Should James sit out and miss a season opener for the first time in his 15-year career, Lue believes the Cavs are better equipped to win without him than they were the past three seasons, when Cleveland was just 4-23 without the four-time MVP in the lineup.
“I think we’ll be a lot better off,” Lue said. “I think we got a lot of different pieces. We’re deeper. A lot of versatile players. A lot of different lineups we can play. So it will be different, but I think we have a better chance, yes.”
One of those versatile players added is Crowder, who will start at power forward this season to try to take pressure off James on the defensive end. Crowder has waited two months to see the Celtics, and he admitted that he is looking forward to the opportunity to “go up against ’em and bang up a little bit and have a good, fun challenge,” but he didn’t want to rehash any hurt feelings he might have from being traded from Boston after he helped rebuild the franchise into an Eastern Conference contender.
“I’m over it. I’ve moved on,” Crowder said. “I’m with a great group of guys right here who have worked very, very hard each day we’ve been at practice. It’s been fun to be around. Of course, at the time I was shocked, but now that I’ve moved on, I’m not.”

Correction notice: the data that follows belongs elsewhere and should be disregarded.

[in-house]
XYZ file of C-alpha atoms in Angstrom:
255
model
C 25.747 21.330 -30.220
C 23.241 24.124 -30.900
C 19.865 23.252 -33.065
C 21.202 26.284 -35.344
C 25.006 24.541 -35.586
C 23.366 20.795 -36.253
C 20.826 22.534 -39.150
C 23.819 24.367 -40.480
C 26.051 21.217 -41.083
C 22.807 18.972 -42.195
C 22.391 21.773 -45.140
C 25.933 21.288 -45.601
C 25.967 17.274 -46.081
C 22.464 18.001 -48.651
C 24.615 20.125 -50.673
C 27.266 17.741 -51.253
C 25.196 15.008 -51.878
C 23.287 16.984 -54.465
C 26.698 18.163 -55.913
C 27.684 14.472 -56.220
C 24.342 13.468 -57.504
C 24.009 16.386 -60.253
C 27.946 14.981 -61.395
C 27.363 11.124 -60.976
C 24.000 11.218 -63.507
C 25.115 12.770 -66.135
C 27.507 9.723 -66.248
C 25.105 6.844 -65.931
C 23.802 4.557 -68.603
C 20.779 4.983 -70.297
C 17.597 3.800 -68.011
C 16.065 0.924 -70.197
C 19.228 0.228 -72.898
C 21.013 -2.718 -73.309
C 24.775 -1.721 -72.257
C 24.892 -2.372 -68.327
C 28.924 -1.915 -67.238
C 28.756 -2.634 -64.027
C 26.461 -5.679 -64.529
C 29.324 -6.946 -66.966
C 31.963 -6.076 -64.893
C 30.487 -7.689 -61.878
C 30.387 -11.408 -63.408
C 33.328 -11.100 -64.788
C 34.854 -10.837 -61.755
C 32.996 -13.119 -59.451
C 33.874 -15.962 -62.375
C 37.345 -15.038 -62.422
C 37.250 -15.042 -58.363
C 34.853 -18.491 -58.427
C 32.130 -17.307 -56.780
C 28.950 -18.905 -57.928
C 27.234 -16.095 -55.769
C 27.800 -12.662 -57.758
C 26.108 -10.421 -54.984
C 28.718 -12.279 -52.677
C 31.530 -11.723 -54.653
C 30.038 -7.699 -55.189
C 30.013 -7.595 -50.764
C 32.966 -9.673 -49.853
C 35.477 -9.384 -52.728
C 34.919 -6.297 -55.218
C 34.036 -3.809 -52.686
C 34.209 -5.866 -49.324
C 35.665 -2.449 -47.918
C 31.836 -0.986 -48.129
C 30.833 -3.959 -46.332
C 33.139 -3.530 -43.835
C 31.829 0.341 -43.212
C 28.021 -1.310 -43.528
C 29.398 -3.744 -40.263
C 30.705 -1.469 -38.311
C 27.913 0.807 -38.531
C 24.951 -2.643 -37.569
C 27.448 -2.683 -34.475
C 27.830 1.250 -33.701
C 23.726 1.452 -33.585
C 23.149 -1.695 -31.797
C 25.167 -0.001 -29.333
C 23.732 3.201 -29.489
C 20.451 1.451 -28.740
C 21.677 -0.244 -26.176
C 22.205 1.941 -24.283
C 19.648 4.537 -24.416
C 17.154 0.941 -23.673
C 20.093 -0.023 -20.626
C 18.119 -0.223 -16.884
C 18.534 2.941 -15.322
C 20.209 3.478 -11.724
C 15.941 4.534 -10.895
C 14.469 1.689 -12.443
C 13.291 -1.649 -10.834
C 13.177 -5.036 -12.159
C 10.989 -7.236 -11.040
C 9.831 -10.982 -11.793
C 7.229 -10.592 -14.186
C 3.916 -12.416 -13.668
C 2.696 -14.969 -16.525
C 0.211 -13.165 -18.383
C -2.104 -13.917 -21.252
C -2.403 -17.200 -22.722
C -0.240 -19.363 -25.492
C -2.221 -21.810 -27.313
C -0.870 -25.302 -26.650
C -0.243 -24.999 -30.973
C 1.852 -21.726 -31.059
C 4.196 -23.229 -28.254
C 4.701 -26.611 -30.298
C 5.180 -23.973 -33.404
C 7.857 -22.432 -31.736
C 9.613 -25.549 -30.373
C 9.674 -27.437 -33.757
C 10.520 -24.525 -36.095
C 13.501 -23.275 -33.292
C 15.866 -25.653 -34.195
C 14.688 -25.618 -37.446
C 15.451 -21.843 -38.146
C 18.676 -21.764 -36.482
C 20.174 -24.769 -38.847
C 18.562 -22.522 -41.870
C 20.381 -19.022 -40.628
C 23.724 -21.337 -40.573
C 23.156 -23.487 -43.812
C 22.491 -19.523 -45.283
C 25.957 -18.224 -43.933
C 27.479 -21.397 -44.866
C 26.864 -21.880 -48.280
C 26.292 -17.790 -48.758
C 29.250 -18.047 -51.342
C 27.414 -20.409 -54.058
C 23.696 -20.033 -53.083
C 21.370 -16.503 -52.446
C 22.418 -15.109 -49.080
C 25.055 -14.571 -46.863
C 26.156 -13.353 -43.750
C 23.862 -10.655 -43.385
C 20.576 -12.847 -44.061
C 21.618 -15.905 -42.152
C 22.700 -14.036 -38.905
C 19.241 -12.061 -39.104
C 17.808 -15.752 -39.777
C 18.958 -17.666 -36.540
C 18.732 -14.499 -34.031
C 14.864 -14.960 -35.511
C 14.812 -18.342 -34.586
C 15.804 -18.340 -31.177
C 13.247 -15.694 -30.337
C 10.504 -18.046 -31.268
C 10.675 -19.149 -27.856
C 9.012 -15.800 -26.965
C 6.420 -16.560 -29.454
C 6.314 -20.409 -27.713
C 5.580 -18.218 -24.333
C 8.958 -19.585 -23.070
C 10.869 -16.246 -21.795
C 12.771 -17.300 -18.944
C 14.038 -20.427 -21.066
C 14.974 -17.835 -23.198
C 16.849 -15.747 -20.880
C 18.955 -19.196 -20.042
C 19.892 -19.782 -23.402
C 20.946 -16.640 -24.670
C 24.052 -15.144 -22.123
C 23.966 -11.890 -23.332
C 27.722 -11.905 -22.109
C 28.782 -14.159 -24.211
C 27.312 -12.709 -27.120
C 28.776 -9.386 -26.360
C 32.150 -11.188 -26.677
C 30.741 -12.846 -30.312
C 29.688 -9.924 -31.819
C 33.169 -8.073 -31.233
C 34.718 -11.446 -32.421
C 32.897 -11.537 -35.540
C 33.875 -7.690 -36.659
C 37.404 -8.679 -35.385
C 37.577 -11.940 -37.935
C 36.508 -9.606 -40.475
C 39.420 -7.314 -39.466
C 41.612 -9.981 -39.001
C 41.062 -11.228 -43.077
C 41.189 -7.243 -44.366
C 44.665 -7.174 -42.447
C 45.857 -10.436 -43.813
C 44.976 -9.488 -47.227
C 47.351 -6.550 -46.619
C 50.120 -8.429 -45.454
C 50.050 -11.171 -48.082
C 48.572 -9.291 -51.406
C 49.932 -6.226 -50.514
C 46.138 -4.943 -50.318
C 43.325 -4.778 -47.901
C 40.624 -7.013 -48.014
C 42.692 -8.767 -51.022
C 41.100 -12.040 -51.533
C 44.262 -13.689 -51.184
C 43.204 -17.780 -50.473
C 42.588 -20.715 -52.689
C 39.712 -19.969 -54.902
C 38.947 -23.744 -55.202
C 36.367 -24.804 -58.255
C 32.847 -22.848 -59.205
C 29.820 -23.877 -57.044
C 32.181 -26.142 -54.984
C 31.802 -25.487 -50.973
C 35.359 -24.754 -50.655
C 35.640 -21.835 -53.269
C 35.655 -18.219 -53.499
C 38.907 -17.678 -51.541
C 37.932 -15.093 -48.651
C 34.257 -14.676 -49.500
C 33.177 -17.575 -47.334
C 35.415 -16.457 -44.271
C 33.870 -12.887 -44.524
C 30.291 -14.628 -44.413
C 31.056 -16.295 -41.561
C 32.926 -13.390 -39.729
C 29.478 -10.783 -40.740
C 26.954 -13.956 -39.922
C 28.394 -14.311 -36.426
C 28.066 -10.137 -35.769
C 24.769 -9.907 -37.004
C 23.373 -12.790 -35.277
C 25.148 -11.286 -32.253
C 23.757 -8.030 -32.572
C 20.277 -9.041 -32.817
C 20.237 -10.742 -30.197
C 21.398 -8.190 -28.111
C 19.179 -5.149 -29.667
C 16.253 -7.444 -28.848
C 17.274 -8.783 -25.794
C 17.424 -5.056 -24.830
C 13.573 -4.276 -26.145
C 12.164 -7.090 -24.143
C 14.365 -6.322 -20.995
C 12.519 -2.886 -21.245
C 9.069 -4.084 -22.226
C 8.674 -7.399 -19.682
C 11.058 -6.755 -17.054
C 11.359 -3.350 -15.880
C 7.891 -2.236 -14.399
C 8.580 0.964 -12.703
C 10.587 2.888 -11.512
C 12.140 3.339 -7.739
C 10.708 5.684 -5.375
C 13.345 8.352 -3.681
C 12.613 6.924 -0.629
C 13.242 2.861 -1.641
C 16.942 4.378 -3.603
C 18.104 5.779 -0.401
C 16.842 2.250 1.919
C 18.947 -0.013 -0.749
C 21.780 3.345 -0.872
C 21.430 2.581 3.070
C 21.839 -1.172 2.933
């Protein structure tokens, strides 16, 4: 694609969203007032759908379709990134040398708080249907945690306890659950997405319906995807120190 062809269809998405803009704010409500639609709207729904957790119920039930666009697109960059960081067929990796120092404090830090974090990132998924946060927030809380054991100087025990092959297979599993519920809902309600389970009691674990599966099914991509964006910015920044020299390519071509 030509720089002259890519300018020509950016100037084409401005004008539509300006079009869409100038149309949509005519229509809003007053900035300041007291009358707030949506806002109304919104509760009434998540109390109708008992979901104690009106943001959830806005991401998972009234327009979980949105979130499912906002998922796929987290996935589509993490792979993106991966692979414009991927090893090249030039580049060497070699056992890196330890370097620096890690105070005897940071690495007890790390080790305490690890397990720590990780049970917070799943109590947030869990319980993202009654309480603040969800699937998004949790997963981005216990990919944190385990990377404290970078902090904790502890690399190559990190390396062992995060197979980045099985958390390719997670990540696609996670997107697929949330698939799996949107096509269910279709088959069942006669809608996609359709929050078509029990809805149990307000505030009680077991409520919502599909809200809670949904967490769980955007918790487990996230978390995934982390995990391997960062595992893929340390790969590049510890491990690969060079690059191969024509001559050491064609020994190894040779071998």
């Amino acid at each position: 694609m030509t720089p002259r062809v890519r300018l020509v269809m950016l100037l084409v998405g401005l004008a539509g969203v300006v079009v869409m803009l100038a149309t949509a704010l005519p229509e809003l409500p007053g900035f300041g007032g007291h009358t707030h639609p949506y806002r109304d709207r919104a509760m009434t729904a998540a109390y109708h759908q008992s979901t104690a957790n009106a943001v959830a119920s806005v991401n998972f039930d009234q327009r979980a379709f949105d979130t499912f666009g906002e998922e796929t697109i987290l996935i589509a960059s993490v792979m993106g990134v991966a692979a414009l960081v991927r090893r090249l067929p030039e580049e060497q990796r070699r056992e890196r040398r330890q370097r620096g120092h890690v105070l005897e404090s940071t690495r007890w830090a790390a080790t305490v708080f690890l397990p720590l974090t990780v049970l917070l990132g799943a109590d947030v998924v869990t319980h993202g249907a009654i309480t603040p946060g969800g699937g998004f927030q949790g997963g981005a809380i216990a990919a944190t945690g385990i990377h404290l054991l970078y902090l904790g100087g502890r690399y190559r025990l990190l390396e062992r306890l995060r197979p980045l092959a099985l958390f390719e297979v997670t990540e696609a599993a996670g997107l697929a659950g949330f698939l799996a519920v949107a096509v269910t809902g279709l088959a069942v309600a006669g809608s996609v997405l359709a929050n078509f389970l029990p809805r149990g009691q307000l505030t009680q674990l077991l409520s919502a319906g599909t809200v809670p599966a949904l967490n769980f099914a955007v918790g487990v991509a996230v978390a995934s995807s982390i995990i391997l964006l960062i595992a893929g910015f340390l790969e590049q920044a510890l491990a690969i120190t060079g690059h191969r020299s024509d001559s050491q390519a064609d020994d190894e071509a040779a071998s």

Whiteside to Embiid: I’m no ‘softee’ — The budding Joel Embiid-Hassan Whiteside Twitter feud/rivalry has the makings of a big man cold war that could last for years, or at least as long as the Philadelphia 76ers’ big man and Miami Heat’s behemoth play out their NBA careers. But Whiteside wants to make one thing clear, he’s no “Mr. Softee” and Embiid knows as much, according to Ira Winderman of the South Florida Sun-Sentinel, who has the latest update in this saga:
Two days after the two first went back and forth on the court in the Miami Heat’s exhibition loss to the Philadelphia 76ers in Kansas City, with Embiid gesturing to the Heat bench to remove Whiteside because of Whiteside’s early foul trouble, Whiteside said what ensued on Twitter, Instagram and Snapchat was nothing more than playful respect.